The dark Universe studied from deep underground: Exploring the low-mass frontier

LIP, Instituto para a Investigação Interdisciplinar da ULisboa

Por António Bento (Max-Plank- Institut fuer Physik / Departamento de Física de Universidade de Coimbra).

Dark matter remains one of the puzzling unsolved mysteries of the Universe. While its existence today is supported by a variety of observations on all cosmological scales, its nature remains in the dark. Direct dark matter searches investigate this question by directly observing interactions of dark matter particles with ordinary matter in earth-bound detectors. most commonly dark matter particles elastically scattering off nuclei.

Among the numerous experiments around the globe, CRESST is one of the pioneers, located since 1996 at the Laboratori Nazionali del Gran Sasso in Italy. Its target are scintillating CaWO4 crystals, which are operated as cryogenic calorimeters at millikelvin temperatures. For each interaction CRESST records a phonon and a scintillation light signal, the former precisely measuring the energy deposited in the crystal and the latter providing particle identification on an event-by-event basis. Cryogenic calorimeters are particularly suited to measure even very tiny energy depositions (<1keV) which makes the CRESST experiment leading the field for light dark matter particles (with masses below 1.7GeV/c2), extending for the first time the reach of a direct search to the sub-GeV/c2 mass regime. For CRESST-III, whose Phase 1 started data taking in August 2016, detectors have been optimized to reach the performance required to further probe the low-mass region with unprecedented sensitivity. In this contribution the achievements of the CRESST-III detectors will be thoroughly discussed together with preliminary results and perspectives of Phase 1.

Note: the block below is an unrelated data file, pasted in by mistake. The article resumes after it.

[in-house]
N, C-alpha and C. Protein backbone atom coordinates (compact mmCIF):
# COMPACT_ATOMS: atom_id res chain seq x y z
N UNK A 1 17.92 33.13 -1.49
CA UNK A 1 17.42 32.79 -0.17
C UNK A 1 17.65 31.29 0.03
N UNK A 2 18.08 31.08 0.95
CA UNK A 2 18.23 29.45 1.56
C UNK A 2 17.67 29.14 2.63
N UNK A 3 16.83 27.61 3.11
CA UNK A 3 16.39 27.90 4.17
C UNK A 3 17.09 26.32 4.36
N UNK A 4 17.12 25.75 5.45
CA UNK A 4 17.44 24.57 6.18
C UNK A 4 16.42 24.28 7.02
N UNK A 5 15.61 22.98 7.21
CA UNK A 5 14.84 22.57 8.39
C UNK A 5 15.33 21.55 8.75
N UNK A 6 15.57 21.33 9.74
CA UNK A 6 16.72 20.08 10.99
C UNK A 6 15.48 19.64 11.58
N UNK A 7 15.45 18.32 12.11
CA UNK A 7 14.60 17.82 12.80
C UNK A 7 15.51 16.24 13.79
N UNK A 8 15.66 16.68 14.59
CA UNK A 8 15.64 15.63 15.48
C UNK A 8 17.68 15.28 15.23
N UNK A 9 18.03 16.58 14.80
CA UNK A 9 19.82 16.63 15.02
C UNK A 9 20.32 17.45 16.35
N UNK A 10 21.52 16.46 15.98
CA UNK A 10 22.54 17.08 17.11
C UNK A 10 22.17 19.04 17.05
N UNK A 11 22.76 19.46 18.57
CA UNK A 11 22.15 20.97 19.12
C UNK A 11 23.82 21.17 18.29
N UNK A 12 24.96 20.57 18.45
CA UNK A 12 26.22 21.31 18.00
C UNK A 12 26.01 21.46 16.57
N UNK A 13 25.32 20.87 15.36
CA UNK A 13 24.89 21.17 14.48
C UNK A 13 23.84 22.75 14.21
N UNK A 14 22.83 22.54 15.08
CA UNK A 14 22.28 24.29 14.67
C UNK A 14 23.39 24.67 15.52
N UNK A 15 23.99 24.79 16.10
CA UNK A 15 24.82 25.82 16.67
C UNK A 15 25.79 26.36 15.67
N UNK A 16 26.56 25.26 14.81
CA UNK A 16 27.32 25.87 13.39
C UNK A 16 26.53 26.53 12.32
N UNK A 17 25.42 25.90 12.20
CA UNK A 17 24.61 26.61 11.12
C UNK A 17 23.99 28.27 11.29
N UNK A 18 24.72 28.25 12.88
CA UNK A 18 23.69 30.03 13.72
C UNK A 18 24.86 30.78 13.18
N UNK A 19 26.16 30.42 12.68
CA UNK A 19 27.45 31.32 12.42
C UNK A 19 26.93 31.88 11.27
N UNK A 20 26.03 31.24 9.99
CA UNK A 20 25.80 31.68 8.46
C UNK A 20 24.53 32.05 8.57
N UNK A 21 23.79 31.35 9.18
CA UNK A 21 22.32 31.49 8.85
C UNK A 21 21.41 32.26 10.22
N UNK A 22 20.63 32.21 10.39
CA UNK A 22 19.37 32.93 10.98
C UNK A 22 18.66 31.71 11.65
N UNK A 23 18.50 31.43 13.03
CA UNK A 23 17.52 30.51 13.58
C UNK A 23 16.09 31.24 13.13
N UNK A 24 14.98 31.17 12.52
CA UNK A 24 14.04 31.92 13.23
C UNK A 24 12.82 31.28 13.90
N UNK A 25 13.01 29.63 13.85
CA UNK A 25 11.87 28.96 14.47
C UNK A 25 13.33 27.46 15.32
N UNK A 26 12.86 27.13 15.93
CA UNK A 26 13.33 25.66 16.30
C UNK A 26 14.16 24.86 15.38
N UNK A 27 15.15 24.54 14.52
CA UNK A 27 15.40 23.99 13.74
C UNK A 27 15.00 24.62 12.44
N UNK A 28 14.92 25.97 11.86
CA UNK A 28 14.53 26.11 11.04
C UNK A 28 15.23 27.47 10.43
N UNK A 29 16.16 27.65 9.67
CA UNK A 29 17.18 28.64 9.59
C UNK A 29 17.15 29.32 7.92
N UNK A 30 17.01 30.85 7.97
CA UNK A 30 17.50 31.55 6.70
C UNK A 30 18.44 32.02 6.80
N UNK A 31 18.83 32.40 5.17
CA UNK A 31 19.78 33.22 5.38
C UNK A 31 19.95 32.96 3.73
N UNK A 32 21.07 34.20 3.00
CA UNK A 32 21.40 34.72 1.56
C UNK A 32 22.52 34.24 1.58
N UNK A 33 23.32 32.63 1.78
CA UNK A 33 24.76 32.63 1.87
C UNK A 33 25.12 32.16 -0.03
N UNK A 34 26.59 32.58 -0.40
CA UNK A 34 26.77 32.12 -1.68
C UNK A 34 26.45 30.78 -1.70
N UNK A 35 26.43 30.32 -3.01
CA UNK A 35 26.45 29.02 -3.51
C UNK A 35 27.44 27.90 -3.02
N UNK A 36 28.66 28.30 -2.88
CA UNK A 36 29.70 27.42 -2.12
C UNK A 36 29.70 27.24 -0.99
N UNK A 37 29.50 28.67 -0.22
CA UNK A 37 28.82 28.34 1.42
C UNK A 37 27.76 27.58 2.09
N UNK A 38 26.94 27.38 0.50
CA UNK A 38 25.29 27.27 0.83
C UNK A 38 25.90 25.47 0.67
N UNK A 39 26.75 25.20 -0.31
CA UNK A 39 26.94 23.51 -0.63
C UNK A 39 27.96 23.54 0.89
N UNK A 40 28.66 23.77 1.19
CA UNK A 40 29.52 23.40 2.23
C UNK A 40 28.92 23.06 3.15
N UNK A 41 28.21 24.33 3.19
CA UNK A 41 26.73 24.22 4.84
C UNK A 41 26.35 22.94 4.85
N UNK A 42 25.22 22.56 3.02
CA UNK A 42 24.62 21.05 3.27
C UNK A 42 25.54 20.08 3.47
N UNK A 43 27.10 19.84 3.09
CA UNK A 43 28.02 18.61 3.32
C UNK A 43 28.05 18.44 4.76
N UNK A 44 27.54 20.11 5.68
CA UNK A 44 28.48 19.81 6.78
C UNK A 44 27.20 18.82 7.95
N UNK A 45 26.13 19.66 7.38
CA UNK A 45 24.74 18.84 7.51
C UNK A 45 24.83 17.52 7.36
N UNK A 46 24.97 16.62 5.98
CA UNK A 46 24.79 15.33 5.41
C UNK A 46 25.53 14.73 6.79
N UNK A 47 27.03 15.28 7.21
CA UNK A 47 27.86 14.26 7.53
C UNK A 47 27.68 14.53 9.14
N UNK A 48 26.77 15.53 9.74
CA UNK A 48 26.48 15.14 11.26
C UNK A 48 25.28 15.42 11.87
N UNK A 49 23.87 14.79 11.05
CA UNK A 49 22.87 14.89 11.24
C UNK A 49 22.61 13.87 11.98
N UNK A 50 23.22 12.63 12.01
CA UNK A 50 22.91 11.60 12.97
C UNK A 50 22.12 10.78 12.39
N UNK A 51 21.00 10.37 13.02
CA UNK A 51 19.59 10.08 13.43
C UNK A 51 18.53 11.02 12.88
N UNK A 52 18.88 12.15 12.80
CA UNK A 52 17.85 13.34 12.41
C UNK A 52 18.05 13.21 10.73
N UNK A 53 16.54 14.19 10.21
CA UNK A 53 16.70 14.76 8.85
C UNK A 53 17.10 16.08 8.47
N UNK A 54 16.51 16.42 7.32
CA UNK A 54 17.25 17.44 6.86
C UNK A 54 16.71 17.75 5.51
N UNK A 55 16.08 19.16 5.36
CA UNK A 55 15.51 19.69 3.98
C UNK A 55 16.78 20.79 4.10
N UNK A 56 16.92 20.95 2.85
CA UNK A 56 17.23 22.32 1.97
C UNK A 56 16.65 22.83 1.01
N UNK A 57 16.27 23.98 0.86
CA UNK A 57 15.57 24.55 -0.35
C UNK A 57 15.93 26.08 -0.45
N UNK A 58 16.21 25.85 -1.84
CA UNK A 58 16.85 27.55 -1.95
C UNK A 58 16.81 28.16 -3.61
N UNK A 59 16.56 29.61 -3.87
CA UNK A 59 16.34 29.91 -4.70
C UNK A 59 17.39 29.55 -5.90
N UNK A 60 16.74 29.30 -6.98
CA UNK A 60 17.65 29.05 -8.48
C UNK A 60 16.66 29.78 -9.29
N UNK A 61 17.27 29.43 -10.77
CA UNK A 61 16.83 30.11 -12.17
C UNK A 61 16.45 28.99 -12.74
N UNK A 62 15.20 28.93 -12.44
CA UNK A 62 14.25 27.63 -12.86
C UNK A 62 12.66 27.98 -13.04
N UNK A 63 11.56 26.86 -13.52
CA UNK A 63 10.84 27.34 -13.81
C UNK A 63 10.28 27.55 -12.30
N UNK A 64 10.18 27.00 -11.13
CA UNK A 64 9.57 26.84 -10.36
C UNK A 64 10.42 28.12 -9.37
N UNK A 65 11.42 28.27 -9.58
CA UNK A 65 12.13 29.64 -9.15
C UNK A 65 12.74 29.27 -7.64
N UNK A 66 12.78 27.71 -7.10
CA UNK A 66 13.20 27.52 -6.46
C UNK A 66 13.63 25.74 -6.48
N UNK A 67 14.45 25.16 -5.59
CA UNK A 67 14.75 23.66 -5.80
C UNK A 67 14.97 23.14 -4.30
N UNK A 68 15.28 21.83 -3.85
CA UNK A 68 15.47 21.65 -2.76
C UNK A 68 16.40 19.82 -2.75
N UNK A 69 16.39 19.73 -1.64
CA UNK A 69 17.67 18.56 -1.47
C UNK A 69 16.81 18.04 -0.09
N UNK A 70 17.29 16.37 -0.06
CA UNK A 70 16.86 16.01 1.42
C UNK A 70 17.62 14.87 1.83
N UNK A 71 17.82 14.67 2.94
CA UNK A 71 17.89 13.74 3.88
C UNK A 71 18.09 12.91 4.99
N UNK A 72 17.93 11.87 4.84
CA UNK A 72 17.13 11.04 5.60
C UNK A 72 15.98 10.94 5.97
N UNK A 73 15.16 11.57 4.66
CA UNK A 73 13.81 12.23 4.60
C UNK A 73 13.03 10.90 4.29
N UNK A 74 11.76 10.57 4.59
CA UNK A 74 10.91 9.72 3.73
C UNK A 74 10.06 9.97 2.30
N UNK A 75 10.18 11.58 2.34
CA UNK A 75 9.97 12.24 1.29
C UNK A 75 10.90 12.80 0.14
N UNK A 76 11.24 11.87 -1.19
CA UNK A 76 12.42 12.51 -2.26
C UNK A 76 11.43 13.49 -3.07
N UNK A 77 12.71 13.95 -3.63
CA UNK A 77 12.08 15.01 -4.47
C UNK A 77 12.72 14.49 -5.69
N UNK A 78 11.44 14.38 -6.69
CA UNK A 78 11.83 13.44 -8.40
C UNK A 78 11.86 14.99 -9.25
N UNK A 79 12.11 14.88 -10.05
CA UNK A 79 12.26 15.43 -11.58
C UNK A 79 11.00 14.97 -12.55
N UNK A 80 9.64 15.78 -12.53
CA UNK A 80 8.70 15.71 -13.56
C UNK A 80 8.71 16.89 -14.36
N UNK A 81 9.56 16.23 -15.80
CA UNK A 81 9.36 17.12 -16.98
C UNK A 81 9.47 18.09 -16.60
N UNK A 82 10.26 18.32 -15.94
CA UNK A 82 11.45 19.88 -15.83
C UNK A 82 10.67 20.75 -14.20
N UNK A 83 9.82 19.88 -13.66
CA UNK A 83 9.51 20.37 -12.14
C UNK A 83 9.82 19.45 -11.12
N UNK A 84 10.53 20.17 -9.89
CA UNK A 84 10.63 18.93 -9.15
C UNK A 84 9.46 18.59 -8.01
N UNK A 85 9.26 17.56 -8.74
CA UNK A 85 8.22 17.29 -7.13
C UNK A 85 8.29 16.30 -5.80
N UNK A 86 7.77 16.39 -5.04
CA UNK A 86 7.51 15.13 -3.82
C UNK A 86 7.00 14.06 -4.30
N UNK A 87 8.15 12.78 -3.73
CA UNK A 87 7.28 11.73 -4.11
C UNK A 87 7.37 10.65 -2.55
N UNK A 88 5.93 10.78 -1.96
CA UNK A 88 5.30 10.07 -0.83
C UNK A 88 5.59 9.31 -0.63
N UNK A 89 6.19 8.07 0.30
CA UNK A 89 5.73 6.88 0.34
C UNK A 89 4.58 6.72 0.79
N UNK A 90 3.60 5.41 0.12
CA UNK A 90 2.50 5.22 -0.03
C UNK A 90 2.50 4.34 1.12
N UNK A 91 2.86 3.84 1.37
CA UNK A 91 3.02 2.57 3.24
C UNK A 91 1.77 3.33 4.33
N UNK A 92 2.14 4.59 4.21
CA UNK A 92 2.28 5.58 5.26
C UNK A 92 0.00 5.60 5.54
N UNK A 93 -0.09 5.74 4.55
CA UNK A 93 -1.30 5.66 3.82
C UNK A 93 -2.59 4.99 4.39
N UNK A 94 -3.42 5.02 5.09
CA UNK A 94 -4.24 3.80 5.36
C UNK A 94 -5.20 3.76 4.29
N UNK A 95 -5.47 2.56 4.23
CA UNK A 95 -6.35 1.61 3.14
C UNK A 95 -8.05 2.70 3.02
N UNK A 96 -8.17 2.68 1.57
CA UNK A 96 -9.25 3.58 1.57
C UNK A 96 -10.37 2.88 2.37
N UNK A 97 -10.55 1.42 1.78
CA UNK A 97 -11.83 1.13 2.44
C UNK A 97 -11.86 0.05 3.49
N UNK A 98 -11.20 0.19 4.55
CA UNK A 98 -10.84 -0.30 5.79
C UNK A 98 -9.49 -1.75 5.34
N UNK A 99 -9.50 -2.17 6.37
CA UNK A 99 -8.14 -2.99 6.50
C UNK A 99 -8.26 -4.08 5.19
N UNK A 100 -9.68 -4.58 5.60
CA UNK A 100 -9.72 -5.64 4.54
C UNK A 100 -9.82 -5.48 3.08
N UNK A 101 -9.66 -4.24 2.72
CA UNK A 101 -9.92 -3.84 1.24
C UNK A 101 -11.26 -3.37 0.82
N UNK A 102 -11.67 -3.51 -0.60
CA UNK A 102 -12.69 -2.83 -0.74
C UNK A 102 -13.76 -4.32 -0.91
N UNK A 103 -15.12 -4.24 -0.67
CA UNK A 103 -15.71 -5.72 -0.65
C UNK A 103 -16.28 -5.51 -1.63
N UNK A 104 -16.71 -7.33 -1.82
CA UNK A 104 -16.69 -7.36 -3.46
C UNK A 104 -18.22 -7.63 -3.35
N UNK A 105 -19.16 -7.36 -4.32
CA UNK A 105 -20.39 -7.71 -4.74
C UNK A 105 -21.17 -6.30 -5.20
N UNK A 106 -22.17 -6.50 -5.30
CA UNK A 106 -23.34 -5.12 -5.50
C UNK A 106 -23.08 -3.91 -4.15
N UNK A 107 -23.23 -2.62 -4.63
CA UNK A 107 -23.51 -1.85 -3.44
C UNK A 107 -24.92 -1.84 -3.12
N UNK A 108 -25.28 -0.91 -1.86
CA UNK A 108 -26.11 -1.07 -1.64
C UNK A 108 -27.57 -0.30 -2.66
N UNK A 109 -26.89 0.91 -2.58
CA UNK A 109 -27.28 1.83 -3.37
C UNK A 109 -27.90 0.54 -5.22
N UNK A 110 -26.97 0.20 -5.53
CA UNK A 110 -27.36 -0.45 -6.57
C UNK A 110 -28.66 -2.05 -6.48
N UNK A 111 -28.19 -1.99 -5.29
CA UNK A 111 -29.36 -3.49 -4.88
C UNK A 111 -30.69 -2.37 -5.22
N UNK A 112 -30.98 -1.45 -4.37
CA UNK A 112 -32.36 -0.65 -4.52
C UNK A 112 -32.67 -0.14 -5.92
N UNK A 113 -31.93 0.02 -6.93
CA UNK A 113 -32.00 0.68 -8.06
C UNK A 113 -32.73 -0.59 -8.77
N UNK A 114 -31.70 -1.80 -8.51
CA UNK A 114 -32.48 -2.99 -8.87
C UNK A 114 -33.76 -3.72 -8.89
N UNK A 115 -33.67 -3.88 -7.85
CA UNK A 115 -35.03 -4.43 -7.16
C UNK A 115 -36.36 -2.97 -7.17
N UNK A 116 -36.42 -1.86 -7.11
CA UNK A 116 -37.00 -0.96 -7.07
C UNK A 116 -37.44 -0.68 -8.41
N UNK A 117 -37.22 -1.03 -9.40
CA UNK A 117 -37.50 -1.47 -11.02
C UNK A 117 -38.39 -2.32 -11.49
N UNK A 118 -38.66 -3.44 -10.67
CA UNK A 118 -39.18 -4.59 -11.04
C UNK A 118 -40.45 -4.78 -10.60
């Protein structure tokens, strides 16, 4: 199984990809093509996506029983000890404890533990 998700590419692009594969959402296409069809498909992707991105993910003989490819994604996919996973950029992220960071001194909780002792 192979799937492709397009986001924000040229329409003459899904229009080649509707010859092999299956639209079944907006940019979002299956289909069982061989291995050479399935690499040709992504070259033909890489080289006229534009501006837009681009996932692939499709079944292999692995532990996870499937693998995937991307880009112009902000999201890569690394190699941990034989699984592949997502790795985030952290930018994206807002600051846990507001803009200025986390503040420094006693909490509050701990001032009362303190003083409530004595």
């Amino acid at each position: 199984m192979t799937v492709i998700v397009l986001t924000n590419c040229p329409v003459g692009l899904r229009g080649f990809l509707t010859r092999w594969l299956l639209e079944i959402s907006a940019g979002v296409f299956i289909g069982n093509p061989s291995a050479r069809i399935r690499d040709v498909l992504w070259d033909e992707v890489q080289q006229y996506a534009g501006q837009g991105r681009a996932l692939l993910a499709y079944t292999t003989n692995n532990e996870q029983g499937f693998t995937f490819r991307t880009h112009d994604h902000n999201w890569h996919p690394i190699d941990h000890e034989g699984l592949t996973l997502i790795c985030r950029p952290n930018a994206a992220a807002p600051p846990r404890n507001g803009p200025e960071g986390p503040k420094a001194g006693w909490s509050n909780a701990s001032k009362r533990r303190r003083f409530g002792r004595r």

LIP - Laboratório de Instrumentação e Física Experimental de Partículas